A sea of people filled the gyms at the H. Odell Weeks Activities Center on Saturday morning, all connected by one idea: "fighting for the first survivor."

Purple shirts each spreading that sentiment were sported by many of the walkers in the 2019 Walk to End Alzheimer's in Aiken.

"Alzheimer's is not going to back down and neither should we," said Cathy Walker, co-event chair for the walk.

"There’s billions of dollars that go into caregiving for Alzheimer's patients every year, and were trying to find a cure so we can help these people not have to live this way," Walker said, "and caregivers don't have to stay at home with them 24/7 and they don't have to go into nursing homes and assisted living."

Walker said people with Alzheimer's suffer from memory loss and cognitive effects, and there is no cure.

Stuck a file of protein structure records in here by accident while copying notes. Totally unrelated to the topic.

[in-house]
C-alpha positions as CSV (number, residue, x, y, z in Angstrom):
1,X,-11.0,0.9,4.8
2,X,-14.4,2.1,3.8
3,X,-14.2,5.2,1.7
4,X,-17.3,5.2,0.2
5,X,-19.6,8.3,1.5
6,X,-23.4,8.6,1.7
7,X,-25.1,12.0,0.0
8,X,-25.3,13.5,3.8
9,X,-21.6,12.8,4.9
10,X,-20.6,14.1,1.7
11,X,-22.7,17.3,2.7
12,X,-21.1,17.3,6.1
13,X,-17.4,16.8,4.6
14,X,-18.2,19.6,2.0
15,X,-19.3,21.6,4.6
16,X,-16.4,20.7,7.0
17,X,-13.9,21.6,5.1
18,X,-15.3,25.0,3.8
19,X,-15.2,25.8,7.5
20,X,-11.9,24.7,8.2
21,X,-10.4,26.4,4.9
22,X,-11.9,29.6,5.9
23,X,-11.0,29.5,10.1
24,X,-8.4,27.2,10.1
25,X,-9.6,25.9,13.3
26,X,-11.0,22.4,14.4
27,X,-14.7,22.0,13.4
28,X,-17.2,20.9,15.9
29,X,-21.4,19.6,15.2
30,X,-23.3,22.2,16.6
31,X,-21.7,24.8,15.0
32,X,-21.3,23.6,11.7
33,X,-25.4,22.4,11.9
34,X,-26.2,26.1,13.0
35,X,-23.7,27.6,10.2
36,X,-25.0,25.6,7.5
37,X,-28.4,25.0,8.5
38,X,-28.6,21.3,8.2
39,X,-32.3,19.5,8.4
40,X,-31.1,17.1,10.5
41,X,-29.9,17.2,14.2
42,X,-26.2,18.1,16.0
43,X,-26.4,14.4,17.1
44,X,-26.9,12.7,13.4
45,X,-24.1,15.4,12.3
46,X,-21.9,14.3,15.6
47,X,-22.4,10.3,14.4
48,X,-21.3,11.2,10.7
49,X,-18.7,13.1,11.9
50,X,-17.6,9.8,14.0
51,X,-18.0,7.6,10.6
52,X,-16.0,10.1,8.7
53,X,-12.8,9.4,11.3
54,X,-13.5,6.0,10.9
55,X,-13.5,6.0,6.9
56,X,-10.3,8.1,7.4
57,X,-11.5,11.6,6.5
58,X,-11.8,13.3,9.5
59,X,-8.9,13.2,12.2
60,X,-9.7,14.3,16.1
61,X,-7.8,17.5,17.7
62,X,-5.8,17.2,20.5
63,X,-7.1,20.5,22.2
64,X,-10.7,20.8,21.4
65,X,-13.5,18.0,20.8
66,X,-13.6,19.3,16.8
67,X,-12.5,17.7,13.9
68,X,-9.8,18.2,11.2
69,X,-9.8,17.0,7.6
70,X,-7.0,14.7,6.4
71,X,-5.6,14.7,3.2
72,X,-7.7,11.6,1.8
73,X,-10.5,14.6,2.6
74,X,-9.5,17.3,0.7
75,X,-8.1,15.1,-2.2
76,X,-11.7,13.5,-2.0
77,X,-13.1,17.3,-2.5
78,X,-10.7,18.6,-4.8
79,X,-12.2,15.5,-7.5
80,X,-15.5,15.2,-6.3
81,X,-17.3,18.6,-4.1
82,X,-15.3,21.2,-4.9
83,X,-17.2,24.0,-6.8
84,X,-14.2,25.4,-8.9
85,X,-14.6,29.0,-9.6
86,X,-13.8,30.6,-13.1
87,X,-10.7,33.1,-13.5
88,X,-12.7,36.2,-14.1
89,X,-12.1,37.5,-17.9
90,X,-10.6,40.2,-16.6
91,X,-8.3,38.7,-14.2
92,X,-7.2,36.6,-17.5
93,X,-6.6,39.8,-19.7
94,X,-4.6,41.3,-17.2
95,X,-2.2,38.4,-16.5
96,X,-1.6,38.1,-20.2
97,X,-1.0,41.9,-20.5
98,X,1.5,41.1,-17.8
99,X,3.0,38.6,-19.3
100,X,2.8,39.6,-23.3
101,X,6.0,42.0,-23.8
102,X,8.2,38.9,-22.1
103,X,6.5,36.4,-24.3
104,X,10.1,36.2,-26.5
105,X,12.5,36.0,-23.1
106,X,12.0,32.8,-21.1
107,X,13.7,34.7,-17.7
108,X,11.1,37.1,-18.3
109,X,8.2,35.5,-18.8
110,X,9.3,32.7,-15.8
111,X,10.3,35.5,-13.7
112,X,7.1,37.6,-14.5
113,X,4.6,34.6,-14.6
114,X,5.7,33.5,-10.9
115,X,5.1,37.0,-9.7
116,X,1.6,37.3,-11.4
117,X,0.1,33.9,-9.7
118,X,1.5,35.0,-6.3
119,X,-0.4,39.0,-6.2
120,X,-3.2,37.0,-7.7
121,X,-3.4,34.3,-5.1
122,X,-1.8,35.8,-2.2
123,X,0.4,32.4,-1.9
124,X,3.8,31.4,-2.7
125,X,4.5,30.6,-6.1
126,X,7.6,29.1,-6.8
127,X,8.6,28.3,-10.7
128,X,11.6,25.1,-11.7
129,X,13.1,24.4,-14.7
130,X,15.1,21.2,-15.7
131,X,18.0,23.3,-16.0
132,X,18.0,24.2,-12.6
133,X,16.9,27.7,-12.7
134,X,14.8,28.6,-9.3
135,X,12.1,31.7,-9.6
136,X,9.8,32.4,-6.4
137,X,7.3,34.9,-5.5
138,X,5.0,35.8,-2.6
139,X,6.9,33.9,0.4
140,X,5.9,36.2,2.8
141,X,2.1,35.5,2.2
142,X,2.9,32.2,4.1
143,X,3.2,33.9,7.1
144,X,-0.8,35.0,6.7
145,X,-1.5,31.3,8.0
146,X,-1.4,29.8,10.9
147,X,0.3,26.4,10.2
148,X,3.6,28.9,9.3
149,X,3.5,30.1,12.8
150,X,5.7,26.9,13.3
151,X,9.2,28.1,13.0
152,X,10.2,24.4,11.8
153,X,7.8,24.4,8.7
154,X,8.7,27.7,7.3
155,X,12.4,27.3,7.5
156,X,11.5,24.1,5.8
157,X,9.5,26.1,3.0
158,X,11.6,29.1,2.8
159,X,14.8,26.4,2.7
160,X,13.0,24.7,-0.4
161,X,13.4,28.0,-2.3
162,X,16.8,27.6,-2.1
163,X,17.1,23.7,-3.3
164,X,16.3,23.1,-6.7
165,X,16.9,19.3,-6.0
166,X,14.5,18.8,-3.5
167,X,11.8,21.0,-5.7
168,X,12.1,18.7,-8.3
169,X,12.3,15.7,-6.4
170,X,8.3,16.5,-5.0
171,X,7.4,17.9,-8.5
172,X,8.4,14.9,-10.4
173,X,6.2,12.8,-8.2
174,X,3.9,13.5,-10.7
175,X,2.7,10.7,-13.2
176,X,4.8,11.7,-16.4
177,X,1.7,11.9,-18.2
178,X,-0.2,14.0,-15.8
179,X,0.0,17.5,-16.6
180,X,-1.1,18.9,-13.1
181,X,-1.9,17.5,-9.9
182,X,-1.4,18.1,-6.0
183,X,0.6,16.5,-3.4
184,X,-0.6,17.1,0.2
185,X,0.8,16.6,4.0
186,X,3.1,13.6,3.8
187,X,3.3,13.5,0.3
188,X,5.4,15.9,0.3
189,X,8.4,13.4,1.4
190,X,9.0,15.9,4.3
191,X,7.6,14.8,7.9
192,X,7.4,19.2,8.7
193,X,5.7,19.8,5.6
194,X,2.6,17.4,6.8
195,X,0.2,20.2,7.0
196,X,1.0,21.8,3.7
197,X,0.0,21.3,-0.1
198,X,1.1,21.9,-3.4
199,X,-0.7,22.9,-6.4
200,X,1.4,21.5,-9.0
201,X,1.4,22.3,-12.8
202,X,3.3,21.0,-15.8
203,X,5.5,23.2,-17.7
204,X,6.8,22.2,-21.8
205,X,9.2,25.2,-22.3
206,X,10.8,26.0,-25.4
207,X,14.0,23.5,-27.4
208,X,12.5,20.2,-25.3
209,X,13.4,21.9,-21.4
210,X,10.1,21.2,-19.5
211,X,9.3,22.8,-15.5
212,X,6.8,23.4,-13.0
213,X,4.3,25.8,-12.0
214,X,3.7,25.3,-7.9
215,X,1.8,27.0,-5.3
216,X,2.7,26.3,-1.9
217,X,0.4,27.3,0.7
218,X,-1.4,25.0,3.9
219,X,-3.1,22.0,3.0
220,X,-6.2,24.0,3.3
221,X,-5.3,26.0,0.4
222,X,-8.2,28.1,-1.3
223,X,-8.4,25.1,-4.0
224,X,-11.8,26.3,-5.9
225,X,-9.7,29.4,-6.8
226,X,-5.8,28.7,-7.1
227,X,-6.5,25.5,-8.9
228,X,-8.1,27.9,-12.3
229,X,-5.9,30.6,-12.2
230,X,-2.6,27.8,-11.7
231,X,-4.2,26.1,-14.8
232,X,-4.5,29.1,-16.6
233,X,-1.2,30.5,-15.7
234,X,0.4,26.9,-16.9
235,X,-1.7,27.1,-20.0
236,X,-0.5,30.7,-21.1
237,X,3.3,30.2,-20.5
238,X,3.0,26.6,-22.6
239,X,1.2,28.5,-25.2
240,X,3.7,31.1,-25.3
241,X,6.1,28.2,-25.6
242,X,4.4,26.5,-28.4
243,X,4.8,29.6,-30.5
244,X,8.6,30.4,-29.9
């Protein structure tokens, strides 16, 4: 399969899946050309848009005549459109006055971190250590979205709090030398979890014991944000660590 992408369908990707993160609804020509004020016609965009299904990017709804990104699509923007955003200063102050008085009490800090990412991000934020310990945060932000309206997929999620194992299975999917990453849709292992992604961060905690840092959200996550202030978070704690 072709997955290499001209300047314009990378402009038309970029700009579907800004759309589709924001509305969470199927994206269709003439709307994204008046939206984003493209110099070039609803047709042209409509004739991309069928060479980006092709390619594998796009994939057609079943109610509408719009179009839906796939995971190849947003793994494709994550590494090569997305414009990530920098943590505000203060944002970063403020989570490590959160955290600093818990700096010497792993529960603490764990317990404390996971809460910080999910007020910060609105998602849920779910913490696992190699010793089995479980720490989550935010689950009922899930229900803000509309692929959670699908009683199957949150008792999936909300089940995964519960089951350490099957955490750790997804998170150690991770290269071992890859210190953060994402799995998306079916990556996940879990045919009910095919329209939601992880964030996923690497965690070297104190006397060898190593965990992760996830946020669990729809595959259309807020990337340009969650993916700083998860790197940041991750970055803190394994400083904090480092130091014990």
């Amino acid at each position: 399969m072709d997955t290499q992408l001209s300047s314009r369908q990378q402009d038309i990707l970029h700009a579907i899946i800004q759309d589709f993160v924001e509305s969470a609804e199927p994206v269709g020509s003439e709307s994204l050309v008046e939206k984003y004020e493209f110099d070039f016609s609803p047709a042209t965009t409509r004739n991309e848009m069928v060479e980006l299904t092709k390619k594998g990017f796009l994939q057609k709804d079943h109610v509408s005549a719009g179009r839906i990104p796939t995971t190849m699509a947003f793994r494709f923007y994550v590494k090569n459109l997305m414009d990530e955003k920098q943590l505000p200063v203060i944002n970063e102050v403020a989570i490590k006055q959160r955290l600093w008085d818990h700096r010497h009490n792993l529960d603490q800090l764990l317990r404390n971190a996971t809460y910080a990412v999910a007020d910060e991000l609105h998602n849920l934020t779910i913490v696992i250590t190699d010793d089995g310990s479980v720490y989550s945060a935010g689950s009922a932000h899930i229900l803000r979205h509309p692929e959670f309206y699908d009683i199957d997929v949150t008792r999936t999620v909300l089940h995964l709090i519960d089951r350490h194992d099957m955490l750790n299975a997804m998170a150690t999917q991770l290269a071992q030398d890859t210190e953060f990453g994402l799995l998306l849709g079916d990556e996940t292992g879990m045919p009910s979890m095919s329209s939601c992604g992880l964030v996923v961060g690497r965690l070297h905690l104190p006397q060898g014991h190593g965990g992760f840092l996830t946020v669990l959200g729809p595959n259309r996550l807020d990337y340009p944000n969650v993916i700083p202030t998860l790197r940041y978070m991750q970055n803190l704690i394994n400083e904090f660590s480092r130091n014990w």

"It debilitates people, they forget who they are, forget who their loved ones are, forget how to do simple things like feeding themselves, so it’s a very devastating disease," Walker said.

Mayor Rick Osbon, honorary chairman of the planning committee, read a proclamation, naming Oct. 12, 2019 as Aiken Walk to End Alzheimer's.

The Aiken walk has so far raised $49,000 out of a $60,000 goal. Donations toward that goal will be accepted through Dec. 1 and can be given online at alz.org.

"We raise funds to help with caregivers and … people that have Alzheimer's and that are affected by it," Walker said. "So this event raises money to go toward research caregiver grants that stay locally and then to raise funds for awareness and research to find a cure."

This year was the 11th year the walk has been in Aiken; Walker said the committee is always looking for volunteers.

Lindsey Hodges is a general assignment reporter at the Aiken Standard and North Augusta Star. Follow her on Twitter at @LindseyNHodges.